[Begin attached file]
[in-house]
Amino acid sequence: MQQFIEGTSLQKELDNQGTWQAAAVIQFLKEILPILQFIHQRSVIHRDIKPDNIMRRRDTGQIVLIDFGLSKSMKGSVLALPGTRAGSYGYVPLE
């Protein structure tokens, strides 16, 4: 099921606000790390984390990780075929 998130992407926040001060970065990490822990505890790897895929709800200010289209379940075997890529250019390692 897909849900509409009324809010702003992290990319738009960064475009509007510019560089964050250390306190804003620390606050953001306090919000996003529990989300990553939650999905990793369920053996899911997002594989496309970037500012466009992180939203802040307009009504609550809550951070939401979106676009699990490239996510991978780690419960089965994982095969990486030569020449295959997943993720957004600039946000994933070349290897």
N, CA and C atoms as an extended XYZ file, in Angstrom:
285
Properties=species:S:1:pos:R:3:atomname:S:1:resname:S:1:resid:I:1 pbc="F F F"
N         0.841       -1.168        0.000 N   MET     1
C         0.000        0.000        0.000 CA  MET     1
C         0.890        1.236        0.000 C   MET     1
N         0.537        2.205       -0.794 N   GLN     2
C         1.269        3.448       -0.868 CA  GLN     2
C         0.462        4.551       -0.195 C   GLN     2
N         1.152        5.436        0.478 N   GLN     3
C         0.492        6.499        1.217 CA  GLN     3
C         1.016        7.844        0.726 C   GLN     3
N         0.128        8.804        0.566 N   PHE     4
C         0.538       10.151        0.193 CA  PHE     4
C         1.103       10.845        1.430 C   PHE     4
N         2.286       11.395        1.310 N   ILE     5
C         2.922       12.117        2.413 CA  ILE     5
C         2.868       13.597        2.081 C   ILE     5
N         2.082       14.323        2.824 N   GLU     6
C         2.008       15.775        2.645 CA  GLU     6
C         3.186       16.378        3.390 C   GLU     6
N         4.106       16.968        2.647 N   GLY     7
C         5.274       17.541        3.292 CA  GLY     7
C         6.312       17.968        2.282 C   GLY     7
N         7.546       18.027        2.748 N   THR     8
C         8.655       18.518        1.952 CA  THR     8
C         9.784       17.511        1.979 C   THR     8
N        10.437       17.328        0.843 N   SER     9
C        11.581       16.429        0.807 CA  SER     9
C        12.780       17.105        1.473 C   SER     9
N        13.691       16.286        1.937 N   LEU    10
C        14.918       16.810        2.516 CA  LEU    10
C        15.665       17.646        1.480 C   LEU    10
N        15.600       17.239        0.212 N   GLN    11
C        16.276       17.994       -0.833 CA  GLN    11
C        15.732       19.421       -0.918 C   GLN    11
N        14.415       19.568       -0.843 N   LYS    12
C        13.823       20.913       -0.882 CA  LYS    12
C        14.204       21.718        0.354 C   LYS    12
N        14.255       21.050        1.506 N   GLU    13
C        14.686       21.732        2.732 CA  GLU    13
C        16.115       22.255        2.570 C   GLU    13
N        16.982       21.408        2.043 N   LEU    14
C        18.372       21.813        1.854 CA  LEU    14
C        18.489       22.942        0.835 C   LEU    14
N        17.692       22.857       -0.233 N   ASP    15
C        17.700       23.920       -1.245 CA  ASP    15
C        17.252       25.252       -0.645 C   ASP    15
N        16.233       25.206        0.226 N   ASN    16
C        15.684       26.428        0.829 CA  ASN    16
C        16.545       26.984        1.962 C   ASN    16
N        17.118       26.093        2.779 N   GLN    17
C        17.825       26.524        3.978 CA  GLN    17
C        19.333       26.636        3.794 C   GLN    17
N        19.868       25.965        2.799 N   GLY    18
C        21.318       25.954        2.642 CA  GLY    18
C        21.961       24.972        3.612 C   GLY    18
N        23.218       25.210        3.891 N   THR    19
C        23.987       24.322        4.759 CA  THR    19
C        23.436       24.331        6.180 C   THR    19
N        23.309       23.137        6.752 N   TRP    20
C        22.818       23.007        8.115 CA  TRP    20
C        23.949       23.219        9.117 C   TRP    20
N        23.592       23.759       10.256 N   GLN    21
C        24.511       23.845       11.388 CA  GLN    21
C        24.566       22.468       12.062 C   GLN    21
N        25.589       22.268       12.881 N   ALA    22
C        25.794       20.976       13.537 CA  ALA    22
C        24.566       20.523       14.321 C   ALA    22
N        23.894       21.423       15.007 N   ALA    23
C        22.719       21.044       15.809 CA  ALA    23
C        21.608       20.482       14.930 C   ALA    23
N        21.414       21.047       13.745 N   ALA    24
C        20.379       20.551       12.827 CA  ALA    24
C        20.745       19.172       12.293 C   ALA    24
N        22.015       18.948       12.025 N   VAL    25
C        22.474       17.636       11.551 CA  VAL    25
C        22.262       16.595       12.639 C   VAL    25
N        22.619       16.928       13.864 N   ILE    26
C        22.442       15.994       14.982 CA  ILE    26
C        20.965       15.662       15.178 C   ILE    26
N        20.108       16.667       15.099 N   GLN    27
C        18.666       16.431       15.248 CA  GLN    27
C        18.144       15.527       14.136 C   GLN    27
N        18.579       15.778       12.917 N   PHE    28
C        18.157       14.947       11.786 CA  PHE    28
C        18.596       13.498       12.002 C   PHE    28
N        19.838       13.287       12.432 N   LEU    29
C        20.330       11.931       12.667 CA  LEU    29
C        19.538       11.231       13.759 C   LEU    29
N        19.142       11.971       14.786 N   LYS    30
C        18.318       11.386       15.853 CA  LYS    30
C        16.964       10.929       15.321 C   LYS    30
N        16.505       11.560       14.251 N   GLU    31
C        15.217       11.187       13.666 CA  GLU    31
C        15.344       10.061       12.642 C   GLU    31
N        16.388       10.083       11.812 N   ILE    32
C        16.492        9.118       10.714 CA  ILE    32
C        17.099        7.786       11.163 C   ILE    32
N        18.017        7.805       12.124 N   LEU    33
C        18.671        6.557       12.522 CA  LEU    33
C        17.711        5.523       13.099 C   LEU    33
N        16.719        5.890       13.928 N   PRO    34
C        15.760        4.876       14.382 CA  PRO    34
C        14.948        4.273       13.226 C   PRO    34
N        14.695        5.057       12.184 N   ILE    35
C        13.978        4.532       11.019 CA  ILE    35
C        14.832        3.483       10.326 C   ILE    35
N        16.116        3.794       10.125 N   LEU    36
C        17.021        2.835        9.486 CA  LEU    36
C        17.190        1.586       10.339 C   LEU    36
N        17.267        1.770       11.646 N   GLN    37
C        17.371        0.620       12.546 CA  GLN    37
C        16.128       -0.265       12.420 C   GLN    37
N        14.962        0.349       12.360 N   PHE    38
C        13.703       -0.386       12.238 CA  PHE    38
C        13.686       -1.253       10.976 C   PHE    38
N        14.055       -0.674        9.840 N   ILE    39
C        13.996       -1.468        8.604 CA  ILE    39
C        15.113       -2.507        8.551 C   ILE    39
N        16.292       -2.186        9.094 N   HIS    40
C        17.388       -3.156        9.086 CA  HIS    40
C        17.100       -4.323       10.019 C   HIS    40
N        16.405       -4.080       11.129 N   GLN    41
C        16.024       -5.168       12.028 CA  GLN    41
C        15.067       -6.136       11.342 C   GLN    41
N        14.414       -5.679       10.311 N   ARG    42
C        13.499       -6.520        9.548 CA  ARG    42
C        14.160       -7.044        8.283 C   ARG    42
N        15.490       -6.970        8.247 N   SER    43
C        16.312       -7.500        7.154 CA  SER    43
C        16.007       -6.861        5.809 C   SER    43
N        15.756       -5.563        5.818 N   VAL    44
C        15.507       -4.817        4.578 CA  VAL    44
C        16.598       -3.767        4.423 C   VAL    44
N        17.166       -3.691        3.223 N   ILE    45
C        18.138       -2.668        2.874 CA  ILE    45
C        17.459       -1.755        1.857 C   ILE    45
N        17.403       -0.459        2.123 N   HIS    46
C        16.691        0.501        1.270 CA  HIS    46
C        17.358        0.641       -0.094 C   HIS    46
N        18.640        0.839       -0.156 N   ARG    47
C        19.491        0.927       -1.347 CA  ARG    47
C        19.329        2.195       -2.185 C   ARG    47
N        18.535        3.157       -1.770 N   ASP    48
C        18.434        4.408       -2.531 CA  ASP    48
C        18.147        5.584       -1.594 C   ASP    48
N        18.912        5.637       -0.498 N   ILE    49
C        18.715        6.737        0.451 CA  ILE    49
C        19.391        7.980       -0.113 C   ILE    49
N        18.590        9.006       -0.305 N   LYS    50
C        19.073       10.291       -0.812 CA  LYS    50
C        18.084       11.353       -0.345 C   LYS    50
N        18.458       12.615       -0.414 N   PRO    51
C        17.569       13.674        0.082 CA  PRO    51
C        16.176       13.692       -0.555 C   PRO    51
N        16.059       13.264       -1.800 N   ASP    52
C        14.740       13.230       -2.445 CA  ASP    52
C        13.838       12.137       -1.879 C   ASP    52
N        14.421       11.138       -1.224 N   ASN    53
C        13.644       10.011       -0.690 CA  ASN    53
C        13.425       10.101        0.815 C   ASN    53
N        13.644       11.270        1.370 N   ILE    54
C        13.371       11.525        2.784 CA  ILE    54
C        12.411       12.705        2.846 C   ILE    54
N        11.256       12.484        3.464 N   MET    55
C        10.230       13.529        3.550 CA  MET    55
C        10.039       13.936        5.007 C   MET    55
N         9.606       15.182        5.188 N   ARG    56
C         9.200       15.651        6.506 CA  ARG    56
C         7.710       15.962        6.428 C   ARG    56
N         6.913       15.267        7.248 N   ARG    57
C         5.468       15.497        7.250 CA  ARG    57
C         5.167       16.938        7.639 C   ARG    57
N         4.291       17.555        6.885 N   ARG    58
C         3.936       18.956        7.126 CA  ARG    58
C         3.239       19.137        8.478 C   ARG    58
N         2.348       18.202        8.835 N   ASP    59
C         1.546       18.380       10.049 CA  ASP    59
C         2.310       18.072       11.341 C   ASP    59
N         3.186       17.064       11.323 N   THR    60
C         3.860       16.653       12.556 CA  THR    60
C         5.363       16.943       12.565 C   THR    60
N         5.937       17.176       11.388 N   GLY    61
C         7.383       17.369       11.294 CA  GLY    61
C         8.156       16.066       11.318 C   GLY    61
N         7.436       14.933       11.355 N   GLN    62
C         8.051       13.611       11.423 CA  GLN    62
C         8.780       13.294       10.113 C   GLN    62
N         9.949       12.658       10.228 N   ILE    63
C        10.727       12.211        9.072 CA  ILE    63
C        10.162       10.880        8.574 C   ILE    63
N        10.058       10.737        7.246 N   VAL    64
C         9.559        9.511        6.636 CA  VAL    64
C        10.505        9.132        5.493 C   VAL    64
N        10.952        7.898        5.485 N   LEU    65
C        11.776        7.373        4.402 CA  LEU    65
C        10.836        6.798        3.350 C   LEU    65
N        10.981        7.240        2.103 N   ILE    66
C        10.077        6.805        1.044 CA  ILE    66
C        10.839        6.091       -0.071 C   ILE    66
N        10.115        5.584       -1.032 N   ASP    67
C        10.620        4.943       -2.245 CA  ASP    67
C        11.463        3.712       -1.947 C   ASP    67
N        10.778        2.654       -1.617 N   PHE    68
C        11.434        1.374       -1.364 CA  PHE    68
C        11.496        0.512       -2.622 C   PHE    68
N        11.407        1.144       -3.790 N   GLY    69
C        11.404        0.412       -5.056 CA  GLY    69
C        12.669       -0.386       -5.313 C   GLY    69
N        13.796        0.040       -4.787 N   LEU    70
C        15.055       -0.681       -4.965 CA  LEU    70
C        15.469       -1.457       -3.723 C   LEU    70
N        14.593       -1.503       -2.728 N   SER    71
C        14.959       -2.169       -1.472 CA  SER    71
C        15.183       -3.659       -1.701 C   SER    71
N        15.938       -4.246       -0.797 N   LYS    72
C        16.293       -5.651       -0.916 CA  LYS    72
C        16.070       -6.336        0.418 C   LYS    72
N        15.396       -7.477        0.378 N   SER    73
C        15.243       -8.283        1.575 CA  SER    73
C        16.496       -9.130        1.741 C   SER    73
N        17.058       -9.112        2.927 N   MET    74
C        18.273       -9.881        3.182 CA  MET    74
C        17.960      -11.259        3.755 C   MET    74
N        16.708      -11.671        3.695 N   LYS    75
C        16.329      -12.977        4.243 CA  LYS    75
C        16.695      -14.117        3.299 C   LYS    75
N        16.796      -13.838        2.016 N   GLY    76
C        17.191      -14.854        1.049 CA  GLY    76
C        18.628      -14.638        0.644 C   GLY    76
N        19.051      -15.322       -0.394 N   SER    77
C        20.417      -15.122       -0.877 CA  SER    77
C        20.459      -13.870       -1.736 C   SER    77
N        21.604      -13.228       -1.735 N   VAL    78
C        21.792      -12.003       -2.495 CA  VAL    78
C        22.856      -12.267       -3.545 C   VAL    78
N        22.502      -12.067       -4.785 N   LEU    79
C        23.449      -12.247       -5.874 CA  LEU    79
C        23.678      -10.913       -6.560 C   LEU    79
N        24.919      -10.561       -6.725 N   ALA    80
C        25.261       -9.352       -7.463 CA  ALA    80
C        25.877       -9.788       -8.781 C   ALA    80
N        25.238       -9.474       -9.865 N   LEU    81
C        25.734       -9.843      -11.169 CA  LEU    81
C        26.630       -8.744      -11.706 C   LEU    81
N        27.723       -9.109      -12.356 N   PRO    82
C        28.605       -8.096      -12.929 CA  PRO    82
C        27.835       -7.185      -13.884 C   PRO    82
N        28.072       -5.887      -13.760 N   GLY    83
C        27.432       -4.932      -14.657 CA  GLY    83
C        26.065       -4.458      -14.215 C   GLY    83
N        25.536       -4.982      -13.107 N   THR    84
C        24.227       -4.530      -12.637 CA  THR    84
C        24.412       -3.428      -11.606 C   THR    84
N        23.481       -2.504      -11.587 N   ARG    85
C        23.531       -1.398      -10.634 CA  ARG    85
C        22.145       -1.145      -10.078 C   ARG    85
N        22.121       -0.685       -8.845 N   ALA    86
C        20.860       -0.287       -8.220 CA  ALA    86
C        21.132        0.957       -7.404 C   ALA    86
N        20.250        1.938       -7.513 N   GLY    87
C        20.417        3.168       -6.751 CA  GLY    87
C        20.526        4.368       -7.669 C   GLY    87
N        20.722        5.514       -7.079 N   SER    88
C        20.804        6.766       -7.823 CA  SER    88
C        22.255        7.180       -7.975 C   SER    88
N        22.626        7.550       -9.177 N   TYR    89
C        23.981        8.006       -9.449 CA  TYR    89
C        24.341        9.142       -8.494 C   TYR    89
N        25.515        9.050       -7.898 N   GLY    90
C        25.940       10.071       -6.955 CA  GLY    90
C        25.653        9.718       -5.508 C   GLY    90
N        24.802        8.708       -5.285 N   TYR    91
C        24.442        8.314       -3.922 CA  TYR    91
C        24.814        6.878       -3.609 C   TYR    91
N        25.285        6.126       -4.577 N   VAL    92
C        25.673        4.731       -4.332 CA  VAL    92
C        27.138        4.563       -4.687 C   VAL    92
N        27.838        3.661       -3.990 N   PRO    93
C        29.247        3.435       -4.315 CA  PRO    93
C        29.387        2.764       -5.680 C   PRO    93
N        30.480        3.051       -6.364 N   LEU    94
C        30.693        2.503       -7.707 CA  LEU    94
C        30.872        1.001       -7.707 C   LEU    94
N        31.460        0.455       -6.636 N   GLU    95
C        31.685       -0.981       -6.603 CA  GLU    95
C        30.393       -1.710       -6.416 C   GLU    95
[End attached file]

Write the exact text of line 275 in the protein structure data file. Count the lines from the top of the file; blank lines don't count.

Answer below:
C        25.940       10.071       -6.955 CA  GLY    90